9 The environmental frameworks presented in Table 2.1 use different methods and have a different focus on sustainability, as also shown in Figure 2.1. The SEEA Central Framework is a national accounting structure that records the environmental flows and stocks of a national economy but has yet to be implemented widely in countries. ANS goes beyond GDP, adapting existing economic data to better reflect the exploitation of natural capital and to compare countries. The OECD Green Growth Indicators are oriented to policy and capturing trends ( greening economies), for which policy-relevance determines indicator selection (OECD, 2011; OECD, 2013). It includes ratio indicators, such as energy and resource productivity. 5 These three systems put emphasis on the production side of the economy. In contrast, the Ecological Footprint focuses on consumption and includes transboundary impacts on the environment. 6 Figure 2.1 Position of prominent frameworks by their method and sustainability focus Frameworks assess sustainable development in different ways These frameworks assess sustainable development in one of three ways. 7 The first approach is to compare the state of consumption or production with thresholds or 5 International comparisons of environmental or resource productivity, and efficiency should be used with caution, because the outcome may be influenced by differences in industry structure and geography. 6 The Stiglitz Commission argued that rigorously defined footprints, such as the Carbon Footprint, may be better suited to national level use (Smits, 2011), and that footprint indicators are best for global environmental goods, such as the climate system (OECD, 2011). PBL tries to break down the footprint into quantity and quality aspects for different environmental impacts (van Oorschot et al, 2013). 7 Technically, sustainability is not the same as sustainable development. The first is static, while the latter refers to maintained improvement or growth. This paper uses both interchangeably. 9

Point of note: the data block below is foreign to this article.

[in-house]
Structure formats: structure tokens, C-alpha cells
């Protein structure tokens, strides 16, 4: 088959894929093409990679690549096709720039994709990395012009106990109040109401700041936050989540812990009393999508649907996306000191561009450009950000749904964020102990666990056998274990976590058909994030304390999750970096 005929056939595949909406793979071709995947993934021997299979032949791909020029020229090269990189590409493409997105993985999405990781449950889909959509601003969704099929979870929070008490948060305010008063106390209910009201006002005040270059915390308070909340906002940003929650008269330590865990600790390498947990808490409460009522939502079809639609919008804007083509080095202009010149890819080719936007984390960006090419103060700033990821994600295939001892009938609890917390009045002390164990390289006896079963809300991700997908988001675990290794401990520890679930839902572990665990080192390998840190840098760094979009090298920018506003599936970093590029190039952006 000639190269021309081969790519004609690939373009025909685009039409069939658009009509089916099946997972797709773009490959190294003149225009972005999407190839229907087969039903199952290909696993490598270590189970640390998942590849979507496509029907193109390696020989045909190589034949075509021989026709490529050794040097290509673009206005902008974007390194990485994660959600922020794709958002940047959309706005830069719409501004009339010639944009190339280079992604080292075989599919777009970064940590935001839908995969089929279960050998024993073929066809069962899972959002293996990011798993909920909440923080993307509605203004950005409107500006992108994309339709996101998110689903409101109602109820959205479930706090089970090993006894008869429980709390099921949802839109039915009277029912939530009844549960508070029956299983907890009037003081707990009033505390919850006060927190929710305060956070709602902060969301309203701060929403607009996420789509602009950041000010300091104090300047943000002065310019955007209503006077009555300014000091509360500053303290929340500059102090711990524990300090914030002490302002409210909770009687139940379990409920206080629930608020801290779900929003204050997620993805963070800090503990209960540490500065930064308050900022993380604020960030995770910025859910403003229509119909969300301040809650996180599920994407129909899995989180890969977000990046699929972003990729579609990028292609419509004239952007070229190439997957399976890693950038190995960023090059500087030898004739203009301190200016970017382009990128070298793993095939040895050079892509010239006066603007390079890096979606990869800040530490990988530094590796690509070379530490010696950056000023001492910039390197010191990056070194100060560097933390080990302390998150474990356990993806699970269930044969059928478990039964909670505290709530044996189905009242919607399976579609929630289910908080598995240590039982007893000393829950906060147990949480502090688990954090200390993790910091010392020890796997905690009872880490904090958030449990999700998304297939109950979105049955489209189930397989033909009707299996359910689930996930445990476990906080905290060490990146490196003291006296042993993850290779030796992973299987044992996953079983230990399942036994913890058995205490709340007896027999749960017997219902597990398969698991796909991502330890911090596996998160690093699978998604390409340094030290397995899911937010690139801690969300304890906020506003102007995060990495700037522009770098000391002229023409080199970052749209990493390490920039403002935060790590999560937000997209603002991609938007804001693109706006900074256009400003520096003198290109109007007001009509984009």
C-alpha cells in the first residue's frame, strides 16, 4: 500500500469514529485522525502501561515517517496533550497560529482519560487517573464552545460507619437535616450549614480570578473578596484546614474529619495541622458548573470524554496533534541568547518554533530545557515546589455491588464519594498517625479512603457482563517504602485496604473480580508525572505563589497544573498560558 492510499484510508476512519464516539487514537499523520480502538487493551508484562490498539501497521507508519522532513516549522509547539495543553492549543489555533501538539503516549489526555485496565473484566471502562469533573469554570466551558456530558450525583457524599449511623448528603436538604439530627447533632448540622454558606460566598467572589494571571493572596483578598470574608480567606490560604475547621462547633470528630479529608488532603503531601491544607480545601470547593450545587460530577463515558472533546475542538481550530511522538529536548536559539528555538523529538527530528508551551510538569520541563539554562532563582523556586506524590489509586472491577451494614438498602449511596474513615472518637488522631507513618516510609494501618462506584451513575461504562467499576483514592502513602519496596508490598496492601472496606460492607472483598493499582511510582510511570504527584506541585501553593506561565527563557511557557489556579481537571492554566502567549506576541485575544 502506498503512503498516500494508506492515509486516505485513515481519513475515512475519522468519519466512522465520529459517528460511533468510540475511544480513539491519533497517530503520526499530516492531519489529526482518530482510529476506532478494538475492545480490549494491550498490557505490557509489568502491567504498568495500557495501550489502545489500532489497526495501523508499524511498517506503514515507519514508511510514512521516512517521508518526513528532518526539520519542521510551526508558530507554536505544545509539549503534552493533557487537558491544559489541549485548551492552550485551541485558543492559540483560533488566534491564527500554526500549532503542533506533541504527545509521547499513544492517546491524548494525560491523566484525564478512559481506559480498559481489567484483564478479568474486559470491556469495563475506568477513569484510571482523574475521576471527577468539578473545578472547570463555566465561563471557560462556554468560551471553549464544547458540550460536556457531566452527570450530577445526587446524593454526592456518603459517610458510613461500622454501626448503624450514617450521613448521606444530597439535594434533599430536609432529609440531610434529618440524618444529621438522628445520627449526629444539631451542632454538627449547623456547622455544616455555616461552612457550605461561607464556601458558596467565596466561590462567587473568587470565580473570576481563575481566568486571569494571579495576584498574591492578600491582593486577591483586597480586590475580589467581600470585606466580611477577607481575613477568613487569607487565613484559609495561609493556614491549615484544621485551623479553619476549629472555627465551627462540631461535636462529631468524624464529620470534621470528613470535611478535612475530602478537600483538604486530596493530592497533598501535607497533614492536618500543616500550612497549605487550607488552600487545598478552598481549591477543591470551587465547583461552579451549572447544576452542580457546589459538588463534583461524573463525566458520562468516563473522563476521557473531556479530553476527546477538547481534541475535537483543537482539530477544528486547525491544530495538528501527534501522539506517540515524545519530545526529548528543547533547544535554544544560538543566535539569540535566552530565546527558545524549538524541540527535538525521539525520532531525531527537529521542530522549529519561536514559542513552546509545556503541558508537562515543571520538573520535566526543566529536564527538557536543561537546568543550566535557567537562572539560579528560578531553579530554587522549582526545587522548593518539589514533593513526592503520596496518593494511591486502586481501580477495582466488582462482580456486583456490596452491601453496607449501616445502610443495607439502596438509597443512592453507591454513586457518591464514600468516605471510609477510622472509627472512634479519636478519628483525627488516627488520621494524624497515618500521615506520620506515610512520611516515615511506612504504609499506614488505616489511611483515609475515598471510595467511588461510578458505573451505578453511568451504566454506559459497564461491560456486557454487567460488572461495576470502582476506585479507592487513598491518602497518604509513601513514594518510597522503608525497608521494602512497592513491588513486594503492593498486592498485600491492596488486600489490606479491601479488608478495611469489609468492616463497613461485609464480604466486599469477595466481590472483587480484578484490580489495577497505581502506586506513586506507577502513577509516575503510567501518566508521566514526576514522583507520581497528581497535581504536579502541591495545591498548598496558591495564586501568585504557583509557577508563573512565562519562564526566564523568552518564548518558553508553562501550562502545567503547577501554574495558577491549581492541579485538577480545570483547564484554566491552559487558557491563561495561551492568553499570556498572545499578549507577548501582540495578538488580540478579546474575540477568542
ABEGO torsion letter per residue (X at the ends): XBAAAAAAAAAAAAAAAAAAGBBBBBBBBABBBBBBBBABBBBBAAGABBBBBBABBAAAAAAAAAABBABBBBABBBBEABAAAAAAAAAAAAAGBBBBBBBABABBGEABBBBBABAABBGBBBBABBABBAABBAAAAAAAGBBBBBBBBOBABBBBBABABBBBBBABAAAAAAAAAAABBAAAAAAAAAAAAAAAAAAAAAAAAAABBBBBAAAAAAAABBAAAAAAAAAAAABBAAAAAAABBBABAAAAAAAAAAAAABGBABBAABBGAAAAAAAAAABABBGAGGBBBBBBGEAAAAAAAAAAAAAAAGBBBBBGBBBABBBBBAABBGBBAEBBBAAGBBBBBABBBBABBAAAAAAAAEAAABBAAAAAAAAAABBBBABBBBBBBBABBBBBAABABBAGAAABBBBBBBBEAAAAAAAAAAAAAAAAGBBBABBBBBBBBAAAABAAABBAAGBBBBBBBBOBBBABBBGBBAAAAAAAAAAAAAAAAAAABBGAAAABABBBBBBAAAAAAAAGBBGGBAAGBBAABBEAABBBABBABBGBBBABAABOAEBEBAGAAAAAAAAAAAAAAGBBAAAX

10 boundaries, as in the Ecological Footprint. This approach requires knowledge of those boundaries which science is only starting to explore (Rockstrom et al., 2009; Baron, 2014). The second approach is to assess trends. Negative trends in natural or social capital indicators can indicate the direction in which society is heading. The SDI sets and the SEEA enable trends to be derived if monitored regularly. The third approach is to compare against policy targets. This requires setting targets at policy level, making the debate on what is sustainable political and not academic, as in the approach used by EPI (UNECE et al., 2013). The conceptual model that underpins the approach influences how sustainability is assessed (Kulig et al., 2010). For instance, the ANS assumptions imply the possibility to substitute natural capital with human capital. In addition, indicators may be limited in their capacity to capture a component of sustainability but are included in absence of better indicators (OECD, 2013; UNECE et al., 2013). Composite indices or sets of indicators Sustainability can be monitored by a single, composite indicator or by a set of indicators, such as the Sustainable Development Indicator sets. The choice depends on the purpose of the monitoring. A composite indicator can be a powerful communication tool and provide a rapid indication of the state and trend in national sustainability. However, there are a number of drawbacks that invariably include weighing, as data sources require translating to one comparable measure (often monetary values), and the drivers of change are not explained (Stiglitz, 2011). A set of indicators is immediately more complex, providing a number of quantities and trends that can differ in unit of measurement. Yet, indicator sets may provide a better perspective on changes to individual components of sustainability and thus easier understanding of the causes of changes in size or trend of indicators. The Stiglitz Commission argued that the fundamental task of sustainability measurement tools is to show whether current trends will enable us to maintain our well-being (Stiglitz, 2011). Because of the complexity of that question, the Stiglitz Commission argued in favour of a micro dashboard of stock and flow indicators for key natural stocks and measures of human well-being. Making the link between environment and well-being The broader sustainability frameworks presented in Table 2.1 mainly consider the link between environment and well-being from a quality perspective. Environmental indicators important for well-being are, for example, air and water quality. The EPI includes indicators for access to drinking water and to sanitation, which are aspects more related to distributional aspects that are included, for instance, in the headline indicators of OECD Better Life index. Another approach to linking environment and well-being is to consider that the well-being of current and future generations depends on how available resources are used (UNECE et al., 2013). From that perspective, the resources available to society are economic capital, natural capital, human capital and social capital. Well-being draws on these types of capital; consumption is part of that and represents the utility derived from using goods and services. Production based approaches (such as, SEEA, ANS, and OECD) seem to be more attractive in assessing the use of natural capital in an economy. Consumption approaches are better suited to linking environment and well-being, through the use of natural capital for income generation, livelihoods and environmental quality. 10